- gradually impairing or wasting: Reading small print can be wearing on the eyes.
- wearying or exhausting: a wearing task.
- relating to or made for wear.
Origin of wearing
- to carry or have on the body or about the person as a covering, equipment, ornament, or the like: to wear a coat; to wear a saber; to wear a disguise.
- to have or use on the person habitually: to wear a wig.
- to bear or have in one's aspect or appearance: to wear a smile; to wear an air of triumph.
- to cause (garments, linens, etc.) to deteriorate or change by wear: Hard use has worn these gloves.
- to impair, deteriorate, or consume gradually by use or any continued process: Long illness had worn the bloom from her cheeks.
- to waste or diminish gradually by rubbing, scraping, washing, etc.: The waves have worn these rocks.
- to make (a hole, channel, way, etc.) by such action.
- to bring about or cause a specified condition in (a person or thing) by use, deterioration, or gradual change: to wear clothes to rags; to wear a person to a shadow.
- to weary; fatigue; exhaust: Toil and care soon wear the spirit.
- to pass (time) gradually or tediously (usually followed by away or out): We wore the afternoon away in arguing.
- Nautical. to bring (a vessel) on another tack by turning until the wind is on the stern.
- British Dialect. to gather and herd (sheep or cattle) to a pen or pasture.
- to undergo gradual impairment, diminution, reduction, etc., from wear, use, attrition, or other causes (often followed by away, down, out, or off).
- to retain shape, color, usefulness, value, etc., under wear, use, or any continued strain: a strong material that will wear; colors that wear well.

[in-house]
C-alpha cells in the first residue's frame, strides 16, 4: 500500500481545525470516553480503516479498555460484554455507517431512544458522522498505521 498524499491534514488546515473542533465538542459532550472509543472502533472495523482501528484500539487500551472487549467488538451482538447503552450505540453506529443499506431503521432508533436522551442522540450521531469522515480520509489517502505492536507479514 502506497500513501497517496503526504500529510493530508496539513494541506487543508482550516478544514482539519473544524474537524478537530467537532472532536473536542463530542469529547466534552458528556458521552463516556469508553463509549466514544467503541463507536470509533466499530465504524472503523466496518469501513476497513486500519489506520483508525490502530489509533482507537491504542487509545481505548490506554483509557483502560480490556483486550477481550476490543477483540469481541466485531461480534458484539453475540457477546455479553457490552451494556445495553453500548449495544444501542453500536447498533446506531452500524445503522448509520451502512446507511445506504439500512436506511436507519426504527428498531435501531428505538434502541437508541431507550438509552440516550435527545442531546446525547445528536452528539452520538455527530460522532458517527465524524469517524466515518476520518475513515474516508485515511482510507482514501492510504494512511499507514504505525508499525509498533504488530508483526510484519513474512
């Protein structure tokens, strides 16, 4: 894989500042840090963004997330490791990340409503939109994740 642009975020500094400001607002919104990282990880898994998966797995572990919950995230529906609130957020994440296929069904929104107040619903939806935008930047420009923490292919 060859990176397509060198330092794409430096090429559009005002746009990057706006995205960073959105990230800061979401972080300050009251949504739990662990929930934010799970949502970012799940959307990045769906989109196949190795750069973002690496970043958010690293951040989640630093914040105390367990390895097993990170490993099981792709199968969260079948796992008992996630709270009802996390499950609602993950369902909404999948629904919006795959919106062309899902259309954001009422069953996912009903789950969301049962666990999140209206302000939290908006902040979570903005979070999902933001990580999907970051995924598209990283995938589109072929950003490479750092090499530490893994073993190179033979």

- (of time) to pass, especially slowly or tediously (often followed by on or away): As the day wore on, we had less and less to talk about.
- to have the quality of being easy or difficult to tolerate, especially after a relatively long association: It's hard to get to know him, but he wears well.
- Nautical. (of a vessel) to come round on another tack by turning away from the wind.
- Obsolete. to be commonly worn; to be in fashion.
- the act of wearing; use, as of a garment: articles for winter wear; I've had a lot of wear out of this coat; I had to throw away the shirt after only three wears.
- the state of being worn, as on the person.
- clothing or other articles for wearing; especially when fashionable or appropriate for a particular function (often used in combination): travel wear; sportswear.
- gradual impairment, wasting, diminution, etc., as from use: The carpet shows wear.
- the quality of resisting deterioration with use; durability.
- wear down,
- to reduce or impair by long wearing: to wear down the heels of one's shoes.
- to weary; tire: His constant talking wears me down.
- to prevail by persistence; overcome: to wear down the opposition.
- wear off, to diminish slowly or gradually or to diminish in effect; disappear: The drug began to wear off.
- wear out,
- to make or become unfit or useless through hard or extended use: to wear out clothes.
- to expend, consume, or remove, especially slowly or gradually.
- to exhaust, as by continued strain; weary: This endless bickering is wearing me out.
- wear thin,
- to diminish; weaken: My patience is wearing thin.
- to become less appealing, interesting, tolerable, etc.: childish antics that soon wore thin.
Origin of wear
SynonymsSee more synonyms on Thesaurus.com
Examples from the Web for wearing
She is wearing a crop top, and Andrew has his arm wrapped around her waist.Buckingham Palace Disputes Sex Allegations Against Prince ‘Randy Andy’
January 4, 2015
Otis says he was wearing a tan jacket similar to one described by witnesses.His First Day Out Of Jail After 40 Years: Adjusting To Life Outside